Inflation, GDP growth and population change in the USA
AbstractInflation in the USA between 1960 and 2004 is studied in the framework of the revealed rigidity of the personal income distribution normalized to the total nominal GDP. Inflation is found to be a mechanism, which prevents changes in the relative incomes induced by economic growth and population changes - both in number and age structure. A model is developed linking CPI to GDP growth rate and relative change of the number of people of some specific age. The GDP growth rate is characterized by a trend value that evolves through time inversely proportional to the square root of the real GDP per capita. The economic trend determines inflation trend rate also evolving in time. The defining age population change determines fluctuations around the trend inflation. During the periods of very large negative population changes one can observe deflation. In the USA, the defining age is nine years. Thus, the population estimates effectively allow predicting inflation through the next decade.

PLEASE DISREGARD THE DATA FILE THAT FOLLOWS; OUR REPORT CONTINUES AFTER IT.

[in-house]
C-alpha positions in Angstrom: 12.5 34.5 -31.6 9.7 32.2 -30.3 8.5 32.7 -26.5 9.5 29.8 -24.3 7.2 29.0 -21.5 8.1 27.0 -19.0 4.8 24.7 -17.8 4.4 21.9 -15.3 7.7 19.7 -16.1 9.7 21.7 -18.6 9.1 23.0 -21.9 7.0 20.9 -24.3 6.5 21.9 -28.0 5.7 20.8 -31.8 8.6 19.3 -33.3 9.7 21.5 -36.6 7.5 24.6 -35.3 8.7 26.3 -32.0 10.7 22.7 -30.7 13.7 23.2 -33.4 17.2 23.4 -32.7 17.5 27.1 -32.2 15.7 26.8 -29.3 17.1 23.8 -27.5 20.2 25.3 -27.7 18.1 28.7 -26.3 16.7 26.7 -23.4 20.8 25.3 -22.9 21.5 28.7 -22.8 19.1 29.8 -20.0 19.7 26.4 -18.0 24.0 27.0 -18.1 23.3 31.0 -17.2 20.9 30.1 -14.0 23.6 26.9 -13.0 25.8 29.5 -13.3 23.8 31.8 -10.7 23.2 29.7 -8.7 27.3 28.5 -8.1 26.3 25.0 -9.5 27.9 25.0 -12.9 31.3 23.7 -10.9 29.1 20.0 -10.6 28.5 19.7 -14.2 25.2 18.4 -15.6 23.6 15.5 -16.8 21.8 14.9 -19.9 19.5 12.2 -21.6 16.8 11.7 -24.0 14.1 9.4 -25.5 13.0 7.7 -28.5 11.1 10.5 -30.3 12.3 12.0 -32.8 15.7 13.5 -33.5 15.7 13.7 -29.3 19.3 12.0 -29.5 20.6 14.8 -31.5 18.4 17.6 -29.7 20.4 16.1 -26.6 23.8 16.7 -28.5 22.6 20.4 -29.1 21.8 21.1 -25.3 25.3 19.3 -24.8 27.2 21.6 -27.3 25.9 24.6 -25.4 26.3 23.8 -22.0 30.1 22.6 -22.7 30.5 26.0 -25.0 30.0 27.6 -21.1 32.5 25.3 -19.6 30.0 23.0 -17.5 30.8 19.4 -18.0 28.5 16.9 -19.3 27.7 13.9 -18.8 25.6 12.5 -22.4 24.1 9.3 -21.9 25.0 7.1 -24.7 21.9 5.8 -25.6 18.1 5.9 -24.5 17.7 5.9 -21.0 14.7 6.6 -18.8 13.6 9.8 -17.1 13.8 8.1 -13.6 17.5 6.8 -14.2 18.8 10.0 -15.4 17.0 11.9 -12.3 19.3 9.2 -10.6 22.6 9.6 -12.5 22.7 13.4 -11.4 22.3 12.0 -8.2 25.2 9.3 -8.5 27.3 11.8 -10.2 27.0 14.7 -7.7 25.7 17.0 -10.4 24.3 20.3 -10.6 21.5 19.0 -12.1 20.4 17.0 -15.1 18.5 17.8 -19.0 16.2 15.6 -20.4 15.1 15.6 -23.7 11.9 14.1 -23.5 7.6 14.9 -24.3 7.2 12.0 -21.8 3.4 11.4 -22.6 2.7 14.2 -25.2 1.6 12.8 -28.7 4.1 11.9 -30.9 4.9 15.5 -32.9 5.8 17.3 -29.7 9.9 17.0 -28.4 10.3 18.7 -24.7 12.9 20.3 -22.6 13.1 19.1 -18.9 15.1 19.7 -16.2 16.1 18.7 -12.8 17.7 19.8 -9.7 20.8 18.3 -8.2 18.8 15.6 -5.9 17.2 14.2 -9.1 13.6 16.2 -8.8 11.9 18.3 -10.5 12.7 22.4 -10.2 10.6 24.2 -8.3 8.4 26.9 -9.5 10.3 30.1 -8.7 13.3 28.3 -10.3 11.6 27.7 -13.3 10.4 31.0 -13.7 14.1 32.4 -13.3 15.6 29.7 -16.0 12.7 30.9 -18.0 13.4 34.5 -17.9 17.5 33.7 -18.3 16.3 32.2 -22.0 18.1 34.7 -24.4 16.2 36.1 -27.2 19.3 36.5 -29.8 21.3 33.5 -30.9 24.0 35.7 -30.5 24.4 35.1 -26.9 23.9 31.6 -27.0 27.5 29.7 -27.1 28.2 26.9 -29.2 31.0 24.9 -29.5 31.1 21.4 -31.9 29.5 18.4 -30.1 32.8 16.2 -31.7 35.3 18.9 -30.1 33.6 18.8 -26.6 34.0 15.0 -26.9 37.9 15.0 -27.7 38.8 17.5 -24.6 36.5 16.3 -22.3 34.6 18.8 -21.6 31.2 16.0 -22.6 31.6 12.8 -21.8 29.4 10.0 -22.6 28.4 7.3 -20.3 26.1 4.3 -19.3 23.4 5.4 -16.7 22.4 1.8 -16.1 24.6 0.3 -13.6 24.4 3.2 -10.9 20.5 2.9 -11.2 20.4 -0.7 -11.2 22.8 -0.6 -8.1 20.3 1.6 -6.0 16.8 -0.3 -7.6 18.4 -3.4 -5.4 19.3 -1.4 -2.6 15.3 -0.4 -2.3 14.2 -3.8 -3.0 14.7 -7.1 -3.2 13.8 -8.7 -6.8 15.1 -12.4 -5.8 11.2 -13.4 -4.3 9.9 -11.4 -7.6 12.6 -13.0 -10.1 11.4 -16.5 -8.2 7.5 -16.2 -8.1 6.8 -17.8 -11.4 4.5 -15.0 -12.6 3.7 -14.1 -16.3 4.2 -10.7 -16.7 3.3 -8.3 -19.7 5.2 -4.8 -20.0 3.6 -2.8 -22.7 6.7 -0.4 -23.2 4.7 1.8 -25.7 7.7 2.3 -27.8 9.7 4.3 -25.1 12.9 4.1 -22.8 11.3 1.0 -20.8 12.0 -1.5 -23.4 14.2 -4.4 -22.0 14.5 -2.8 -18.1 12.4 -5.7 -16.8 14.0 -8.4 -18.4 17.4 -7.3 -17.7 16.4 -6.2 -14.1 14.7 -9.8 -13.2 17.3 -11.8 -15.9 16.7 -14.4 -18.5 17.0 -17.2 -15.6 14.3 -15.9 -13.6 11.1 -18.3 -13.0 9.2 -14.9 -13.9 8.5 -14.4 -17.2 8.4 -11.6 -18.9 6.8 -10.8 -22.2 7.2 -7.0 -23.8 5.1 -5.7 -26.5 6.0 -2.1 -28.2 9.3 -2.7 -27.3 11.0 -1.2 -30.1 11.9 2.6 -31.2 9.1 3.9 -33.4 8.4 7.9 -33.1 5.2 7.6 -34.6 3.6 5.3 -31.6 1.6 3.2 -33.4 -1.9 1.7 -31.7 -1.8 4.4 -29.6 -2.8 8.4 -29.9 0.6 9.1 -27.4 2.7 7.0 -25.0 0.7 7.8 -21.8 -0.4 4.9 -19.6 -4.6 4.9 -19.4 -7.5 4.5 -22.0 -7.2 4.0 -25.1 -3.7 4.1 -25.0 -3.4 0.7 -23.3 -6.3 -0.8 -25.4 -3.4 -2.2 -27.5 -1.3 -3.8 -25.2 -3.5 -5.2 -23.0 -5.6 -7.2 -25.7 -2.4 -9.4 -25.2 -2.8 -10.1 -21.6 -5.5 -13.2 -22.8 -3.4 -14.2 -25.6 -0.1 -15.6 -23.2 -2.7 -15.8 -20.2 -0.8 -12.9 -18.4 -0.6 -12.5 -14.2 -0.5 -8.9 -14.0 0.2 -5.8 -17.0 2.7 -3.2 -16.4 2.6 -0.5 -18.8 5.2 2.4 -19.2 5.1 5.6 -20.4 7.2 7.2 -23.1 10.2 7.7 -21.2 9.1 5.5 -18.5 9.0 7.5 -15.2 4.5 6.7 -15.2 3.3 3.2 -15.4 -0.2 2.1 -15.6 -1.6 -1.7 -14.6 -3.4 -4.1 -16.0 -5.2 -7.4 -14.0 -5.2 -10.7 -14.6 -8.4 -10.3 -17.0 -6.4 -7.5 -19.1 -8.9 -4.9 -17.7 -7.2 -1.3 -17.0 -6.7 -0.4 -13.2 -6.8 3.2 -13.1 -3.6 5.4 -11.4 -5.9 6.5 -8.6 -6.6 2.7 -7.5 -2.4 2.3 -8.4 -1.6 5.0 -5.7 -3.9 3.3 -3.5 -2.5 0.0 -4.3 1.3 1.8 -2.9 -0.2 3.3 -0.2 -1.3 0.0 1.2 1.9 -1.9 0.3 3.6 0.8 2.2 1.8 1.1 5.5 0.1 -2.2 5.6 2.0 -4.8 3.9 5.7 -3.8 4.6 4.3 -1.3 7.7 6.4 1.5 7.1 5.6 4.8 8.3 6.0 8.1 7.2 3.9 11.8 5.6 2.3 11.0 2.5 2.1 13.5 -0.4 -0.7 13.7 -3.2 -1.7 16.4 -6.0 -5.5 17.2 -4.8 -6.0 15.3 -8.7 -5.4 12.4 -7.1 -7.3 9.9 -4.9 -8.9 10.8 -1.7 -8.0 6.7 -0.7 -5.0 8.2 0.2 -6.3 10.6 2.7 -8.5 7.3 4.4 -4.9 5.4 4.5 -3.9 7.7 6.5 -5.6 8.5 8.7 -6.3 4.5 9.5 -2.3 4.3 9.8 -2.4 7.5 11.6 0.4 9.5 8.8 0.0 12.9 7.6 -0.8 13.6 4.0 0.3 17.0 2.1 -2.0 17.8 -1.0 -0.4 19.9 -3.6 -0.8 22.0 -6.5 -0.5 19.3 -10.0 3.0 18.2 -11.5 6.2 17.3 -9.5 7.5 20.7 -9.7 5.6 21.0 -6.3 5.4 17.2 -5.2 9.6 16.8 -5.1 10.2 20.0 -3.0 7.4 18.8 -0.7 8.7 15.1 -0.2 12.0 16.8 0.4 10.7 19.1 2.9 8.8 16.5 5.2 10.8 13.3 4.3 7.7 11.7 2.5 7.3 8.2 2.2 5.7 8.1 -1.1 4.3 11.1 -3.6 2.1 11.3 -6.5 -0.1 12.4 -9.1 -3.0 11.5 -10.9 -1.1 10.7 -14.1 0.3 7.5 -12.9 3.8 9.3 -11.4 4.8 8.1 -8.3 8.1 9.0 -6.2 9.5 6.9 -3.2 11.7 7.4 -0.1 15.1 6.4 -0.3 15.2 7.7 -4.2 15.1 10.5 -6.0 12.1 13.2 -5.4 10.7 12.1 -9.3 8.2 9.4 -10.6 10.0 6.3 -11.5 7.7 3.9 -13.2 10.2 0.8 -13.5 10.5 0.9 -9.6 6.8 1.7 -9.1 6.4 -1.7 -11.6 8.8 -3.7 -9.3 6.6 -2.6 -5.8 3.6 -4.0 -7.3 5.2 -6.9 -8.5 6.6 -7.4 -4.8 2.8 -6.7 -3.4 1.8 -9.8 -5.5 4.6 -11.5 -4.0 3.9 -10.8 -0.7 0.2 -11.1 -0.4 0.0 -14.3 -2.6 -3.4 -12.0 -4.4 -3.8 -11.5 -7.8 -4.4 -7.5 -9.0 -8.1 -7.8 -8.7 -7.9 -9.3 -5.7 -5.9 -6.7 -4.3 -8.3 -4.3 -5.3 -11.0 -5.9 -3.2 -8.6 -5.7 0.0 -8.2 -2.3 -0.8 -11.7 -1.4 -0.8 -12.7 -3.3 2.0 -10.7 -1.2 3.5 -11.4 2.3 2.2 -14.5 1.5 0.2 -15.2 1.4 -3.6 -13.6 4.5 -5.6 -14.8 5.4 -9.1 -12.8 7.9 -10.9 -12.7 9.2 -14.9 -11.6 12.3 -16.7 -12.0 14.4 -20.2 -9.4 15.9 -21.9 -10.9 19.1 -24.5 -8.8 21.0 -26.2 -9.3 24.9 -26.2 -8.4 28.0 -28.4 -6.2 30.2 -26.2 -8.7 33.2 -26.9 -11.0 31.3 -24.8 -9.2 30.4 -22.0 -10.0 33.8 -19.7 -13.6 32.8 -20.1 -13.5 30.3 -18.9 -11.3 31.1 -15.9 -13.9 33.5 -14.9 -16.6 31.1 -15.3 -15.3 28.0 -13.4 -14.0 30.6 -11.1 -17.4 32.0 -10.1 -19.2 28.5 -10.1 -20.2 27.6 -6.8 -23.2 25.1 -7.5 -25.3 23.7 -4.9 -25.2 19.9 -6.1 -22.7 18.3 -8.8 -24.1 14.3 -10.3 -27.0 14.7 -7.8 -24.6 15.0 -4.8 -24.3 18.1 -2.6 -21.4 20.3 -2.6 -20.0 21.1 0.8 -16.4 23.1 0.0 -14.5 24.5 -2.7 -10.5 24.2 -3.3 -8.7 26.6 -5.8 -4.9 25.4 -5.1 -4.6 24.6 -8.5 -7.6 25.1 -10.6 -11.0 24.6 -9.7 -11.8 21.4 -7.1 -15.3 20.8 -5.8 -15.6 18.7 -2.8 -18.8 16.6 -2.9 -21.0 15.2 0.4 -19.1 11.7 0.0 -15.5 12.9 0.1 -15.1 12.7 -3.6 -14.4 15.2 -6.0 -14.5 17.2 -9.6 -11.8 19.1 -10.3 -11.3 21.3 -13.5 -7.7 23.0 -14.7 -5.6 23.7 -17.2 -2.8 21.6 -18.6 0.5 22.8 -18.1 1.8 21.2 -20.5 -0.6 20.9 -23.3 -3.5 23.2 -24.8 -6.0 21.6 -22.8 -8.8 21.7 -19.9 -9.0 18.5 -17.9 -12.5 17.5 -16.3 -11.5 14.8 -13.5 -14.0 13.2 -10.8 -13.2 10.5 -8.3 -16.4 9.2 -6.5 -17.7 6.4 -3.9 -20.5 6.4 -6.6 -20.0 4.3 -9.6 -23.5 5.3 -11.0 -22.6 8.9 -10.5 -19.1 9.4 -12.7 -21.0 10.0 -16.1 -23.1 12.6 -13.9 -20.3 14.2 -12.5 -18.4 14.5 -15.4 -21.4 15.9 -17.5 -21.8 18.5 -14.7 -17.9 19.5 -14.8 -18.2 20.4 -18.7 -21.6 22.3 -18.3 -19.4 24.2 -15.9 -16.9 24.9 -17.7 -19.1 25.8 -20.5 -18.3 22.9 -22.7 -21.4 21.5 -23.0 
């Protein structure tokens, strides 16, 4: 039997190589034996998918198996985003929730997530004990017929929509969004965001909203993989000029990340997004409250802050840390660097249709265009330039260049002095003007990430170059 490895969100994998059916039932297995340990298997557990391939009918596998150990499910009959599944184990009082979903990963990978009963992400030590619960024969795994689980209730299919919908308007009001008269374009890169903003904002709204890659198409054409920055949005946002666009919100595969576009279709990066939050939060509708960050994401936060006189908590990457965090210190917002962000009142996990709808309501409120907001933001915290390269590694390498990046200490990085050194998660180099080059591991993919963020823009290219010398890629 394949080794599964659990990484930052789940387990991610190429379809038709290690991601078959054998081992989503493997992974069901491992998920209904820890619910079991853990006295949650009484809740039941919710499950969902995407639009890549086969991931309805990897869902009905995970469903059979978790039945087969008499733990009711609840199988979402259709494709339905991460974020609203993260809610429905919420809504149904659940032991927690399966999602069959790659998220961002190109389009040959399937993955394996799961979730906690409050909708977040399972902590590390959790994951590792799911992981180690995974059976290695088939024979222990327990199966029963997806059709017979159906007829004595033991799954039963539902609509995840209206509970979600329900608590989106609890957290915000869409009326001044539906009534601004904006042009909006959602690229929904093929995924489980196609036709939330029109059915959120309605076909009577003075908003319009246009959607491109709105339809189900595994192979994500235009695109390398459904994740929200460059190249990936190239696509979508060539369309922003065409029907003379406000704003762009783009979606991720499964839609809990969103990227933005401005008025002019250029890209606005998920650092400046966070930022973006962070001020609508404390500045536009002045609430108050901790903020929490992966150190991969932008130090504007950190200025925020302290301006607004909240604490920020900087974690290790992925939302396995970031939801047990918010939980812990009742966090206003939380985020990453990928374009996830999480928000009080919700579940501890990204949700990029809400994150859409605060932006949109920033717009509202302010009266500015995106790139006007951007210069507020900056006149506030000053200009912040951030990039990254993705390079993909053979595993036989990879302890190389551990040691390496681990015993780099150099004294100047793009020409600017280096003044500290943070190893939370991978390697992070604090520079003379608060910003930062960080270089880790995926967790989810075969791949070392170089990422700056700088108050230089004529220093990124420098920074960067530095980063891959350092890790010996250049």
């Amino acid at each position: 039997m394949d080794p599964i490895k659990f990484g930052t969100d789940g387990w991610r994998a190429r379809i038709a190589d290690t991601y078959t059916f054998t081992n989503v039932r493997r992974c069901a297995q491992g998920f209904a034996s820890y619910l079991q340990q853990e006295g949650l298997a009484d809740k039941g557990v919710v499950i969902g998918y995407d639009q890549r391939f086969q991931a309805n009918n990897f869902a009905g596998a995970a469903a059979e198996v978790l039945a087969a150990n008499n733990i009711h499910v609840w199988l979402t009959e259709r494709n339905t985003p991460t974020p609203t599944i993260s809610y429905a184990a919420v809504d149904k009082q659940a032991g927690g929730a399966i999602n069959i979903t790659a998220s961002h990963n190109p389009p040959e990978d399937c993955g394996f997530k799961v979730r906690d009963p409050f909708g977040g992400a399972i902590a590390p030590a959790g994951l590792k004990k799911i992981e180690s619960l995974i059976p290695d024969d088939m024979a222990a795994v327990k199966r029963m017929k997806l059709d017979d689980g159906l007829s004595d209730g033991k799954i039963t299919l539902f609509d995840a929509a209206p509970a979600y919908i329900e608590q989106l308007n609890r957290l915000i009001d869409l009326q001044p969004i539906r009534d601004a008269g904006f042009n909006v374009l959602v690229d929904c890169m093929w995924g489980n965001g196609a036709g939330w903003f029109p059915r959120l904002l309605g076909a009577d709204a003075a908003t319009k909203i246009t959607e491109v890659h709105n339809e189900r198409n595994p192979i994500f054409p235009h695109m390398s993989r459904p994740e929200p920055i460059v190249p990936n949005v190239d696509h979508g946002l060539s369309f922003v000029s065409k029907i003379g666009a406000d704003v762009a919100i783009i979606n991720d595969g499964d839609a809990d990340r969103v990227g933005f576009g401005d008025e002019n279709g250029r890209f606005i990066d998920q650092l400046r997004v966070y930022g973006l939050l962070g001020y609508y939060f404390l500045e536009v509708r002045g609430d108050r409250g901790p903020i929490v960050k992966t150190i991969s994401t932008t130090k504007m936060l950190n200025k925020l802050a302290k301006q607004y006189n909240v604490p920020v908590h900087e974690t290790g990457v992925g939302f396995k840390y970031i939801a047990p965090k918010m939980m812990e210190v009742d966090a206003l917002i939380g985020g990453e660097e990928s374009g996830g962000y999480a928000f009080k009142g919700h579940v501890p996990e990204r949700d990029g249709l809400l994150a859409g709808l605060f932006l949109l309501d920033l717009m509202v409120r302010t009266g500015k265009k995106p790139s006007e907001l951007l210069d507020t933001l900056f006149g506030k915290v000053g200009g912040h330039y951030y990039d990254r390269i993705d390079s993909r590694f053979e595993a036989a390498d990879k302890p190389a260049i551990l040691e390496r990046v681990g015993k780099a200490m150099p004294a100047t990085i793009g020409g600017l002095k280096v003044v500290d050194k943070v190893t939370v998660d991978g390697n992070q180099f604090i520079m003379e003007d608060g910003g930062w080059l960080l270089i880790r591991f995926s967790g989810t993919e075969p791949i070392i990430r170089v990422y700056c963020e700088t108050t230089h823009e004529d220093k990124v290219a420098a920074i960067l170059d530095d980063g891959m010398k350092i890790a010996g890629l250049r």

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Bibliographic InfoArticle provided by AccessEcon in its journal Economics Bulletin.
Volume (Year): 28 (2006)
Issue (Month): 16 ()
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Find related papers by JEL classification:
- E3 - Macroeconomics and Monetary Economics - - Prices, Business Fluctuations, and Cycles
- O1 - Economic Development, Technological Change, and Growth - - Economic Development
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